I'm trying to retrieve a timespan from a string, but TryParseExact is returning false (fail).

I can't see what I'm doing wrong, can you help? I've tried 2 versions of my line in the code, both do not work.

TimeSpan.TryParseExact("04:00:01","HH:mm:ss",CultureInfo.CurrentCulture, out aTime)


TimeSpan.TryParseExact("04:00:01","HH:mm:ss", null, out aTime)

EDIT: both responses here are correct, I have the wrong format for my custom timespan format - the mistake I made is to assume that the custom formats for DateTime would work for TimeSpans, but they do not.

4 Answers 4


The problem is simply in the format string for the TimeSpan, you have specified "HH:mm:ss". The specifier HH (upper case) is not valid for timespan. You should use hh. Format strings are indeed case sensitive.

The colon character (:) also needs to be escaped, so use "hh\\:mm\\:ss", @"hh\:mm\:ss" or "hh':'mm':'ss". All three forms will have the same effect.

You can review a list of valid custom format strings for TimeSpan here. and the standard format strings for TimeSpan are here.

While HH is valid for DateTime and DateTimeOffset where it represents the 24 hour clock and lower case hh represents a 12 hour clock, For TimeSpan - the hours component is always based on 24 hours. You would think that the HH format would be the one chosen, for uniformity, but nope - it's hh.

  • 2
    thanks, I didn't realise that the custom strings for DateTime and TimeSpan were different.
    – mcmillab
    Oct 24, 2012 at 4:17
  • Yes "HH:mm:ss" returns false. I had also to scape colon characters like Oğuz Yıldız say. Then, my format is "hh\\:mm\\:ss". It's a combination of the two answers. Apr 13, 2016 at 11:34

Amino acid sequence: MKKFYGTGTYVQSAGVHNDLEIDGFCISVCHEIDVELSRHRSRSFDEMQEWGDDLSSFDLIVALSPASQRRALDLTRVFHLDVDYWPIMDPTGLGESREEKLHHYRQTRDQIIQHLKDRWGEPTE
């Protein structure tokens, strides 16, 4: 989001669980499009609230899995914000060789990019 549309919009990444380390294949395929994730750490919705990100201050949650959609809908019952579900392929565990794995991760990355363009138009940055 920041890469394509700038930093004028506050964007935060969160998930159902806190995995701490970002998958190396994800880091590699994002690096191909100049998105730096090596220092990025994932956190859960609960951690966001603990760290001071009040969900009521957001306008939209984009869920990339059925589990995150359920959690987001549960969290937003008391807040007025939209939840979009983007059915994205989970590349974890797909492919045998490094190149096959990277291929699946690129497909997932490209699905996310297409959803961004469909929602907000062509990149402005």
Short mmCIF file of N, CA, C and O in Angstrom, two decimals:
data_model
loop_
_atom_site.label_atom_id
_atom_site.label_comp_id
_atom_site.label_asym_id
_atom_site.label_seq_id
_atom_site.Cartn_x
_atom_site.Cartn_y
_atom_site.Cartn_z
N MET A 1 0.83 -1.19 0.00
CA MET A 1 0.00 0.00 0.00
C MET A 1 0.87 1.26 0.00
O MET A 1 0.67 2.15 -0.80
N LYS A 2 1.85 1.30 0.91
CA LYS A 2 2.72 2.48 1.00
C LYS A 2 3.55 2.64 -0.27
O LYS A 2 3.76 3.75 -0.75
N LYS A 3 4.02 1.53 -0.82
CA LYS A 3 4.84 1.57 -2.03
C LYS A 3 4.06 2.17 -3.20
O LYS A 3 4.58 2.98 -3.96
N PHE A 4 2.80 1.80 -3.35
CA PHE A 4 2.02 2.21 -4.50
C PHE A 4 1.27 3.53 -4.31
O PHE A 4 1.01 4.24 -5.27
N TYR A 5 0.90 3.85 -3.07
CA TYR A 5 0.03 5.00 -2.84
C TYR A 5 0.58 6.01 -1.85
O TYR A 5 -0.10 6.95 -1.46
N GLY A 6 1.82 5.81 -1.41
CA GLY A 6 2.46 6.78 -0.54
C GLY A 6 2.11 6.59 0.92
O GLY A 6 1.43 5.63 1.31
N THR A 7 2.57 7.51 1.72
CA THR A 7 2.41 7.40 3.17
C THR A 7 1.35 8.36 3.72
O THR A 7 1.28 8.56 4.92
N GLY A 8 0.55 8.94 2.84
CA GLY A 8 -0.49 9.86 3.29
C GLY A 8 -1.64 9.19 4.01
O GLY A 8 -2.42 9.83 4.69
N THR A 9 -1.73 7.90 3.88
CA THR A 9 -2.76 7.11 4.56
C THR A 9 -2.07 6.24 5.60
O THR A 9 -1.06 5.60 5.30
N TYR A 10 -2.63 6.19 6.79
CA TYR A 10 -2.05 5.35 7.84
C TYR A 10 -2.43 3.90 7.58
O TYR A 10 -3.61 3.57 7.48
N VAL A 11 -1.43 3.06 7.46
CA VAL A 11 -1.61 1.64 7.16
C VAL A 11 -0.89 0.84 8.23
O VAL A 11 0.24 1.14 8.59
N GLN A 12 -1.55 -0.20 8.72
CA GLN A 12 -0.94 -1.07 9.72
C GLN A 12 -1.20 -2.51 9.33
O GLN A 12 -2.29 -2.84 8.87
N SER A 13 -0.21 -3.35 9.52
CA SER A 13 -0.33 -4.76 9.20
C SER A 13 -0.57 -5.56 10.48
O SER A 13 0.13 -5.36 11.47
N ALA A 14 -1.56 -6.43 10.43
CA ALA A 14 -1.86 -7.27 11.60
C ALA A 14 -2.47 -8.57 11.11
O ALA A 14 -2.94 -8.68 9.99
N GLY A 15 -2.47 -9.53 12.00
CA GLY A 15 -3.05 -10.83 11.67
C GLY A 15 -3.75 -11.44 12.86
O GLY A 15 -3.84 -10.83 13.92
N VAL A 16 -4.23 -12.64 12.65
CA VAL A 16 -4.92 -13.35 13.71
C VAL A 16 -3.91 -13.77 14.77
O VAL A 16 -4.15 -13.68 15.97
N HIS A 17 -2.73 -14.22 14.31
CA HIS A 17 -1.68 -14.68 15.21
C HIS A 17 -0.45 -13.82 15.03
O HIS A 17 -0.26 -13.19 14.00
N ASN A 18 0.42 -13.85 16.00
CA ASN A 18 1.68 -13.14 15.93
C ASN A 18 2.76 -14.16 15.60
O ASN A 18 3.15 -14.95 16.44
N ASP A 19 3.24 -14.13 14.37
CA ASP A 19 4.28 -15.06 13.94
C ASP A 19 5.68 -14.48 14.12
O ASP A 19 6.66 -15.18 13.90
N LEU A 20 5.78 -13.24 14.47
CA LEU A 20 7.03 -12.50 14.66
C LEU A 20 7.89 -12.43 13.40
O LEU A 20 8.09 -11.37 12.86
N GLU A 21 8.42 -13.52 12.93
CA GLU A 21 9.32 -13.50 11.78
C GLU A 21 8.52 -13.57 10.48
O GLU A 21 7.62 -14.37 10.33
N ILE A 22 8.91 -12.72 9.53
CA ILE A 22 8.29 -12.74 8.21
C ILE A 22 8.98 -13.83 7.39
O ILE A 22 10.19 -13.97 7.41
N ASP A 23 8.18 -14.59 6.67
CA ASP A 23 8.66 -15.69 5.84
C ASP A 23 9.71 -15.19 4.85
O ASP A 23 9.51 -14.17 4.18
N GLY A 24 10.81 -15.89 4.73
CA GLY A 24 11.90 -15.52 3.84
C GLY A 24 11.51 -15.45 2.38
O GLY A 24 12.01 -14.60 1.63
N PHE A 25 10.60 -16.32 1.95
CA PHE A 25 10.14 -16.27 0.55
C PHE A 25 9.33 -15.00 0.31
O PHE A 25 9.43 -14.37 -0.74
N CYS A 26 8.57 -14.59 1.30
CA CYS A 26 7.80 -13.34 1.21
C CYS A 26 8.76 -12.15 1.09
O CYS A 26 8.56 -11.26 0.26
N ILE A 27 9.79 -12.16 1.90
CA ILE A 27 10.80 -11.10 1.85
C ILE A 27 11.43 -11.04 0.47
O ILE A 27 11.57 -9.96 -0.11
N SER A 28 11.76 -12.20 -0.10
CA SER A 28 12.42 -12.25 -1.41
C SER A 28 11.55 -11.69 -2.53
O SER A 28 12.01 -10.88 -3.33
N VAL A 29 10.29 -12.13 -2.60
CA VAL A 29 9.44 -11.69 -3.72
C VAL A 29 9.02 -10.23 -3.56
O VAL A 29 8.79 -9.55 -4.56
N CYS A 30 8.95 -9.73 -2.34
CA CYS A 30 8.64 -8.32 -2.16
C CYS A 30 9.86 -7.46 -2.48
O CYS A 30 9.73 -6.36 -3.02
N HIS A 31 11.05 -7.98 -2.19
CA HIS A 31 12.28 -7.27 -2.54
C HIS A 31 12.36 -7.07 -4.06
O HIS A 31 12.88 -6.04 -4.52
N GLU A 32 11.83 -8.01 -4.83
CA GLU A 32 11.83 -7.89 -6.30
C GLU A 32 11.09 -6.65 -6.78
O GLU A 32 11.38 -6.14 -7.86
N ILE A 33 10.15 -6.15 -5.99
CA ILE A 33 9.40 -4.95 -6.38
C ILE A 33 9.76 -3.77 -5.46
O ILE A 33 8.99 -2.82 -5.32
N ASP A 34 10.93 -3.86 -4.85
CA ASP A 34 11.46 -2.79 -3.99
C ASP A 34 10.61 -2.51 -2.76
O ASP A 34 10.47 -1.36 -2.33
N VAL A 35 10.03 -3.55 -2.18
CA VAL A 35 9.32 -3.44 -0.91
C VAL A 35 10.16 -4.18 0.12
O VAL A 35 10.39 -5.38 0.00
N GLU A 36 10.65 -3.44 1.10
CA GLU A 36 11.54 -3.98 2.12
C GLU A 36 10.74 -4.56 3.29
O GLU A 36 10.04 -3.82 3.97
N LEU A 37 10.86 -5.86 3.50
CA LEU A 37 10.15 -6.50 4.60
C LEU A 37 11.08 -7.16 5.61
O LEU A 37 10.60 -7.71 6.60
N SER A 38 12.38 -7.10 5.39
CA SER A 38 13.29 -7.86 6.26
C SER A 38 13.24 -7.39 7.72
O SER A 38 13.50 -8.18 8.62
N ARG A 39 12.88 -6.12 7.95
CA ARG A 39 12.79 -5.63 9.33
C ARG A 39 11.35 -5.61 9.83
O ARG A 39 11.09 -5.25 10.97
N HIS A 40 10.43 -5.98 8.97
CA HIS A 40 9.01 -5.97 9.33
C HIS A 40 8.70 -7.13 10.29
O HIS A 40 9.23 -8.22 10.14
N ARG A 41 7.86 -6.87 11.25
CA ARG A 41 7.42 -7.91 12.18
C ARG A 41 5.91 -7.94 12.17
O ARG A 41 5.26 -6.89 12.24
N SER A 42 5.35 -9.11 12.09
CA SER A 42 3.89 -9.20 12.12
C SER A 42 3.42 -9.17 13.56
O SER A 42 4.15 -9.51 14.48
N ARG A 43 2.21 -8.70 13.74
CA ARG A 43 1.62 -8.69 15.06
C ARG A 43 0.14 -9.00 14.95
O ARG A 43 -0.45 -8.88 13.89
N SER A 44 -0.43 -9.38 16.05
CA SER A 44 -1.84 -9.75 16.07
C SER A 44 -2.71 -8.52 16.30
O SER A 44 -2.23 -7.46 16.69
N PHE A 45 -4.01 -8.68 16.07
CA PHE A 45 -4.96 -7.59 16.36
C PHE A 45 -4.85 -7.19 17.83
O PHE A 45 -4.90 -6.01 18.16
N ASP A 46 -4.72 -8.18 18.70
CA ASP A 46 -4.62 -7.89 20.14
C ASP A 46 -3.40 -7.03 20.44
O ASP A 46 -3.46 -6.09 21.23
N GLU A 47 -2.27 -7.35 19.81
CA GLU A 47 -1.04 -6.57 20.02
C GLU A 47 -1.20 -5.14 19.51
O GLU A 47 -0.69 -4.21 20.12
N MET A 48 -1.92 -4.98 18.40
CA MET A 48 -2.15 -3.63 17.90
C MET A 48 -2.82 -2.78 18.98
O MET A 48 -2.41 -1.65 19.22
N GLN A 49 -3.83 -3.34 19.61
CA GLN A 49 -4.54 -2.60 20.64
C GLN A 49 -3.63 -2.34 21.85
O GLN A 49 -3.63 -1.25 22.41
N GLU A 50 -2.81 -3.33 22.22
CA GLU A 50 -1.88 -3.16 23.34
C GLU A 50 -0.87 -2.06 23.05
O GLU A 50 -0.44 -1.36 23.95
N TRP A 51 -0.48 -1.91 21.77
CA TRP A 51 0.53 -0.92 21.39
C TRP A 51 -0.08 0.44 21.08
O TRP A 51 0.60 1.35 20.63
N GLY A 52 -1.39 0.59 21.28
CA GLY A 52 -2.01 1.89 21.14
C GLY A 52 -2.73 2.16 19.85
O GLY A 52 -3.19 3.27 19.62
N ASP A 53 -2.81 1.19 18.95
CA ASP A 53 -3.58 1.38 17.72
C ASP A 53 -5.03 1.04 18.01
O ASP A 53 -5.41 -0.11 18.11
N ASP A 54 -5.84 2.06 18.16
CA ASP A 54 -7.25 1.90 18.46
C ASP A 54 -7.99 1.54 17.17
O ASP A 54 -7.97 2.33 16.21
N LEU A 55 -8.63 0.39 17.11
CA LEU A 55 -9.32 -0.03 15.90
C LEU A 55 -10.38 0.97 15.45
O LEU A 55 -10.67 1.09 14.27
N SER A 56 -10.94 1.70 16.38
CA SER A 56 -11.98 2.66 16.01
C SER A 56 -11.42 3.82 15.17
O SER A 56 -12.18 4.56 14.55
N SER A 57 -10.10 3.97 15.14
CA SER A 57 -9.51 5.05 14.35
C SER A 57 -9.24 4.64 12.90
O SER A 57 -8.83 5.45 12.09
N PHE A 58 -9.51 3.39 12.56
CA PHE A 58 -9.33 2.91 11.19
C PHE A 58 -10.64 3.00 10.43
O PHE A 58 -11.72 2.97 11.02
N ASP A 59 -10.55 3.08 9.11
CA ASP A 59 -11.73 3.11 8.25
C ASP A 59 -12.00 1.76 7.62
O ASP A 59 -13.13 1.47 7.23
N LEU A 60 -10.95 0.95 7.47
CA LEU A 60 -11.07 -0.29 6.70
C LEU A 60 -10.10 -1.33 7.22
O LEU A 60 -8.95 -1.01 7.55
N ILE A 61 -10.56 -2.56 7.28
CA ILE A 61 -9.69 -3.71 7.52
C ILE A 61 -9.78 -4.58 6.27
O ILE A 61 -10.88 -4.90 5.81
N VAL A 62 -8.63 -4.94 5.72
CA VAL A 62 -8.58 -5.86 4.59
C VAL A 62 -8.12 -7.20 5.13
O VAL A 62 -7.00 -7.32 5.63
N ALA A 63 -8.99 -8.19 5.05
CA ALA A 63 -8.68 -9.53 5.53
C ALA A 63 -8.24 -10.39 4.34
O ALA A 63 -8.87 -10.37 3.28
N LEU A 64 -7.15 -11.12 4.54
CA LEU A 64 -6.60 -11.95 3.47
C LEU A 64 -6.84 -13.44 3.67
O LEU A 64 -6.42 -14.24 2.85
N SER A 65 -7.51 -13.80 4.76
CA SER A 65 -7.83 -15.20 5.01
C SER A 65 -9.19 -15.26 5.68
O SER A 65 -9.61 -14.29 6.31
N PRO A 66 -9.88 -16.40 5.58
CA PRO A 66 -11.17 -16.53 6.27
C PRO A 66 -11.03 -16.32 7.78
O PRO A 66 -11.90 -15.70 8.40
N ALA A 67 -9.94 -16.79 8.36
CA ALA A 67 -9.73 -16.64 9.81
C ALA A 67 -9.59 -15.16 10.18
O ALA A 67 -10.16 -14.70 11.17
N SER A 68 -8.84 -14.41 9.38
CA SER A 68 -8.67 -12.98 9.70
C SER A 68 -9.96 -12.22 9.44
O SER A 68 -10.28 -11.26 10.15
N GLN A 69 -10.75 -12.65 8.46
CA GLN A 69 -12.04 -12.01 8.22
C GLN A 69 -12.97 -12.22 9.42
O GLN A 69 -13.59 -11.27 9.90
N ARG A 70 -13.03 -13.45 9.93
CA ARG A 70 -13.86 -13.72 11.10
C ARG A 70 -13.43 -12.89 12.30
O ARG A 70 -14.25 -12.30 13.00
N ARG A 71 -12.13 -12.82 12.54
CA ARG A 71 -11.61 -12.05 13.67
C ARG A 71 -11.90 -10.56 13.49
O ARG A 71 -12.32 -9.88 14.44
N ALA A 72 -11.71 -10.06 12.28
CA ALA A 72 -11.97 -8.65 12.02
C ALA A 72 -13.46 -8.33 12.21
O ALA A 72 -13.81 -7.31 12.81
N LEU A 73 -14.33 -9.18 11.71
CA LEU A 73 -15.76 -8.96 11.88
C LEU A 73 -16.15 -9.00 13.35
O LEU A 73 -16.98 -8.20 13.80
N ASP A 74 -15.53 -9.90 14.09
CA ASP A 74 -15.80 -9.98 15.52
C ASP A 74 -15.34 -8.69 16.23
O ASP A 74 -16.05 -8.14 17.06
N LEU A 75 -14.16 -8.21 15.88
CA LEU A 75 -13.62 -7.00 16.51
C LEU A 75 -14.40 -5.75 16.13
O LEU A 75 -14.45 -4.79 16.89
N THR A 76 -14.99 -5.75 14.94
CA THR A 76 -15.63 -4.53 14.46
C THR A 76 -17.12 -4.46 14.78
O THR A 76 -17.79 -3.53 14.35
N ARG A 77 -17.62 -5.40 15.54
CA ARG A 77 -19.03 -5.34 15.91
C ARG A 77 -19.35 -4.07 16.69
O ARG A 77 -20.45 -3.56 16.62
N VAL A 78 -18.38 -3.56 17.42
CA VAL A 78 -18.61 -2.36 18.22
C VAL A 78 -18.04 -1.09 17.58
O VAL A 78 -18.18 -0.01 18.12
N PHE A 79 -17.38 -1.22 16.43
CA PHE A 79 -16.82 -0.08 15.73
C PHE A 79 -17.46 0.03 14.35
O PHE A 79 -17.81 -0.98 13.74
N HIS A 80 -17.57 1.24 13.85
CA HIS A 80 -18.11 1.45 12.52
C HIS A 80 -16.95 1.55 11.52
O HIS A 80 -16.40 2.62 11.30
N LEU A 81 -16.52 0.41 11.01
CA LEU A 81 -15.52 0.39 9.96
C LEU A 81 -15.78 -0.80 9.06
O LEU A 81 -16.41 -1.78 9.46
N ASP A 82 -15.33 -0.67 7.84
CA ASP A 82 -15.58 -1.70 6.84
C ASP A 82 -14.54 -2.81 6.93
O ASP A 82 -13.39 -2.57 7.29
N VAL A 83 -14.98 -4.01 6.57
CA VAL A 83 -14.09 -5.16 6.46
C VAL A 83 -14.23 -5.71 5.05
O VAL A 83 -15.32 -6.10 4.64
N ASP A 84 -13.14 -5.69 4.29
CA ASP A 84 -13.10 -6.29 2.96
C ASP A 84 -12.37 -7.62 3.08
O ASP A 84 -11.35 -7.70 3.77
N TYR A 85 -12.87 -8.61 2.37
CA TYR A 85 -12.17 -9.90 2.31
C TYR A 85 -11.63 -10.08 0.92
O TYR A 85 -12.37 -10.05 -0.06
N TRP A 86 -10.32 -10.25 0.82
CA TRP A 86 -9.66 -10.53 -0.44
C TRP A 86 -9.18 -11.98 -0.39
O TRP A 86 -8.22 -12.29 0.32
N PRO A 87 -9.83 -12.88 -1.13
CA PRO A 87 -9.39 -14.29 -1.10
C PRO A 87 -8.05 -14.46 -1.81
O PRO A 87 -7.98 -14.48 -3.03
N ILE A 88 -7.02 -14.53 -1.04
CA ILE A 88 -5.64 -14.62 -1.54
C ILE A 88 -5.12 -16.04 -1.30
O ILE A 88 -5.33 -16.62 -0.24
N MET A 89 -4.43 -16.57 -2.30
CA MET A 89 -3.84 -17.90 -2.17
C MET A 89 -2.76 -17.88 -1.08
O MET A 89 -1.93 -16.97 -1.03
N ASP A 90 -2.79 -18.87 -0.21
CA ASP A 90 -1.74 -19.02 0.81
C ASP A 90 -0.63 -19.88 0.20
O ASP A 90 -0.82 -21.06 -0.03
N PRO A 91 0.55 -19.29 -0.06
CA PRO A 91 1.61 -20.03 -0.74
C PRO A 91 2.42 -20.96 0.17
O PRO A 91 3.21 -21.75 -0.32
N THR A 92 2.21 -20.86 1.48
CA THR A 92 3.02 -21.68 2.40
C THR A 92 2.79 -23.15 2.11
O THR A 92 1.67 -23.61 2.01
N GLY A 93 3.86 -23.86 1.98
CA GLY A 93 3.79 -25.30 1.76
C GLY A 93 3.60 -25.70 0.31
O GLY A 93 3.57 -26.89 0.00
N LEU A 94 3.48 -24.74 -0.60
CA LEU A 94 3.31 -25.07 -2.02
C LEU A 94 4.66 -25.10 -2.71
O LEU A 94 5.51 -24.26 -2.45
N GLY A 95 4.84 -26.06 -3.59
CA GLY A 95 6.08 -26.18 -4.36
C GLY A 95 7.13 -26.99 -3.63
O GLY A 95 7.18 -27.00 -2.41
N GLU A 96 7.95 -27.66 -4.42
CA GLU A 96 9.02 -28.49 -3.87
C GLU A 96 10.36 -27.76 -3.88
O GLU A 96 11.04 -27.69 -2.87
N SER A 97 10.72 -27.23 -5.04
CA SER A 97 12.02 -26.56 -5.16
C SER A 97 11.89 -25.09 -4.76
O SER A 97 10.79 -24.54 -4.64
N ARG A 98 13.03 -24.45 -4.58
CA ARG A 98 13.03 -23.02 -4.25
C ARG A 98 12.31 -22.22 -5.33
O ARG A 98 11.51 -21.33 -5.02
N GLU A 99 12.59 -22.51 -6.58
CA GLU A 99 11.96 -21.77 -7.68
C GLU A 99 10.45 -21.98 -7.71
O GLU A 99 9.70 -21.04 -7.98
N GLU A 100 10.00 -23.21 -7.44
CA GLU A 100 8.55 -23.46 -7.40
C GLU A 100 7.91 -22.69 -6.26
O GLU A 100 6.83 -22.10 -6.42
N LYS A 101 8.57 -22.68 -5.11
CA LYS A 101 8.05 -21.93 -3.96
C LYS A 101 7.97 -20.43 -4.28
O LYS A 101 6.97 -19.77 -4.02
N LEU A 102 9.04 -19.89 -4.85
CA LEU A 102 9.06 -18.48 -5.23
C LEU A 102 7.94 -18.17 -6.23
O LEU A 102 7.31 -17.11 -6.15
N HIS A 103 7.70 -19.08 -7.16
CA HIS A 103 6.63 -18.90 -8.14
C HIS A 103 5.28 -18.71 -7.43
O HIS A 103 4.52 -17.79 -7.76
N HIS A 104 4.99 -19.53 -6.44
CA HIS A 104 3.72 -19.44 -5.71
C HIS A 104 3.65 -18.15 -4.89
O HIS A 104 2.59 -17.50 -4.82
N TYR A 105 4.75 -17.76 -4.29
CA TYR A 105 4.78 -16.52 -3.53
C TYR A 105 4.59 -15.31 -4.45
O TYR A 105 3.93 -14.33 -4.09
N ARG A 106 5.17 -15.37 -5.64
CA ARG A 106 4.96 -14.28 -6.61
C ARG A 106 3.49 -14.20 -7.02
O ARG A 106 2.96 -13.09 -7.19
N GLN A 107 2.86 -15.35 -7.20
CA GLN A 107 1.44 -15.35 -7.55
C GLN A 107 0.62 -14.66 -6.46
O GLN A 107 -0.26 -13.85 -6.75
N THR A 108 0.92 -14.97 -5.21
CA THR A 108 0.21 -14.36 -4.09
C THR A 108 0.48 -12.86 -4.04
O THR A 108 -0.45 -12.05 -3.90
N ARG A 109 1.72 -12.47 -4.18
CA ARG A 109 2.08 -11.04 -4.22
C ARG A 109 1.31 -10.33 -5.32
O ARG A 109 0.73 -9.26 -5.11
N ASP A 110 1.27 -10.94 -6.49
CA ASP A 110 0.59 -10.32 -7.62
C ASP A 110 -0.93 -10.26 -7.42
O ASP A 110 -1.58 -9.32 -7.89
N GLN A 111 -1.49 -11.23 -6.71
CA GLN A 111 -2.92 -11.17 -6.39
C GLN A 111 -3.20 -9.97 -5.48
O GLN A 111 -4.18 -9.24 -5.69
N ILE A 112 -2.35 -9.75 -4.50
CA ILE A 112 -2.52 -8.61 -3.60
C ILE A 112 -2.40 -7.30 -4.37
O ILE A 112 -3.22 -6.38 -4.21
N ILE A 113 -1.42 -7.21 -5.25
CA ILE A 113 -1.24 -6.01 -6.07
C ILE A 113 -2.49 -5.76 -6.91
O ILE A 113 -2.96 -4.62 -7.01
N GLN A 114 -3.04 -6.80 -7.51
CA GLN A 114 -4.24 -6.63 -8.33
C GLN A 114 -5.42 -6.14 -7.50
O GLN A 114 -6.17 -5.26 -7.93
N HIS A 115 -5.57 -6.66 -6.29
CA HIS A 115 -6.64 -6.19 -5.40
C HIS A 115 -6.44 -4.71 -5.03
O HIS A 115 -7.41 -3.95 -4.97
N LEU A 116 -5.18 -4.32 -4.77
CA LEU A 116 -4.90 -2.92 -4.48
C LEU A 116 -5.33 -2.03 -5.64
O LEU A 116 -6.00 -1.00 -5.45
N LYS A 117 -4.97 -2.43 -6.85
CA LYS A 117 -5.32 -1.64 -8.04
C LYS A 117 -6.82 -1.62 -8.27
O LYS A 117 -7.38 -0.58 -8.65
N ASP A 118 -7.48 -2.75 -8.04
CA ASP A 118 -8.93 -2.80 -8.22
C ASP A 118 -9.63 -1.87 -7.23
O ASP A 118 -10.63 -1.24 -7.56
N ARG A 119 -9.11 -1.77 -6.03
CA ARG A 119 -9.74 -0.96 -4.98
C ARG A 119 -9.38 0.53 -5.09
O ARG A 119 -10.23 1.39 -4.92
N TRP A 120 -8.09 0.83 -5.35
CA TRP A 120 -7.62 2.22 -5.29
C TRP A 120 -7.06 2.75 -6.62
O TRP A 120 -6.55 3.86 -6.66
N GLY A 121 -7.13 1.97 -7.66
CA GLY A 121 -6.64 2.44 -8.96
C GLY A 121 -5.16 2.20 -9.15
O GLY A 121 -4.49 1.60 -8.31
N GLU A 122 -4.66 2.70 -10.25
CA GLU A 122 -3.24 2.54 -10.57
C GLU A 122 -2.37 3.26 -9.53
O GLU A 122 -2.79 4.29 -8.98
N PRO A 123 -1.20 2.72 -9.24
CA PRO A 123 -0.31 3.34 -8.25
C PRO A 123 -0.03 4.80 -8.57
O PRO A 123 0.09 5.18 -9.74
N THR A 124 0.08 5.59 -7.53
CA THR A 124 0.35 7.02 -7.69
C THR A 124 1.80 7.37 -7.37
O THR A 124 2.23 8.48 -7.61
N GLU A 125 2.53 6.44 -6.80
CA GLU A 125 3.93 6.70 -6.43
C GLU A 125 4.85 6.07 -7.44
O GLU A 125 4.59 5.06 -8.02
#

• Is the difference noted somewhere in the docs? That would be a greater mistake than having different format specifies.
    – Adam L. S.
    Jun 30, 2016 at 15:38
  • 12-hour or 24-hour clocks aren't really applicable here. TimeSpan indicates a duration, not a time of day, so any number of hours is acceptable, including more than 24.
    – teedyay
    Aug 23, 2016 at 10:28
  • 1
    @teedyay - While TimeSpan does indeed represent duration, its parsing functions will not allow hours to be more than 23. You will get an OverflowException. This is in the msdn docs (the second item listed under OverflowException), and you can see it easily if you try something like TimeSpan.Parse("24:00") or TimeSpan.ParseExact("24:00", "hh\\:mm", CultureInfo.InvariantCulture). So, it is indeed applicable. Aug 23, 2016 at 15:51

It's probably should get mentioned that you need to escape the colon character.

TryParseExact("04:00:01", "HH\\:mm\\:ss" ...

The string format which you are passing is wrong.

var res=TimeSpan.TryParseExact("04:00:01", "g", CultureInfo.CurrentCulture, out aTime);

g- General short format and is culture sensitive.

More on this here Standard Timespan Format Strings

  • ok, but I've provided a custom format string, why doesn't that work?
    – mcmillab
    Oct 24, 2012 at 4:01
  • i have tried this and its working.what exactly is not working for you Oct 24, 2012 at 4:03
  • I've tried your suggestion, and yes it does work, but I'd still like to understand why mine did not.
    – mcmillab
    Oct 24, 2012 at 4:07
  • A standard TimeSpan format string accepts a single format specifier to define the text representation of a TimeSpan value that results from a formatting operation.- MSDN.Please have alook at the link that i have given above Oct 24, 2012 at 4:10

Maybe you were using multiple formats.

public const string TimeFormat1 = "hh\\:mm";
public const string TimeFormat2 = "hh\\:mm:\\ss";
var parsed = TimeSpan.TryParseExact(time, new [] { TimeFormat1, TimeFormat2 }, CultureInfo.CurrentCulture, out TimeSpan ts1);
// parsed is always false

You might have thought you escaped your colon; but didn't, actually...

This "hh\\:mm:\\ss" won't work.

Using TimeFormat2 in ParseExact throws a FormatException...

You meant to use this "hh\\:mm\\:ss" instead.

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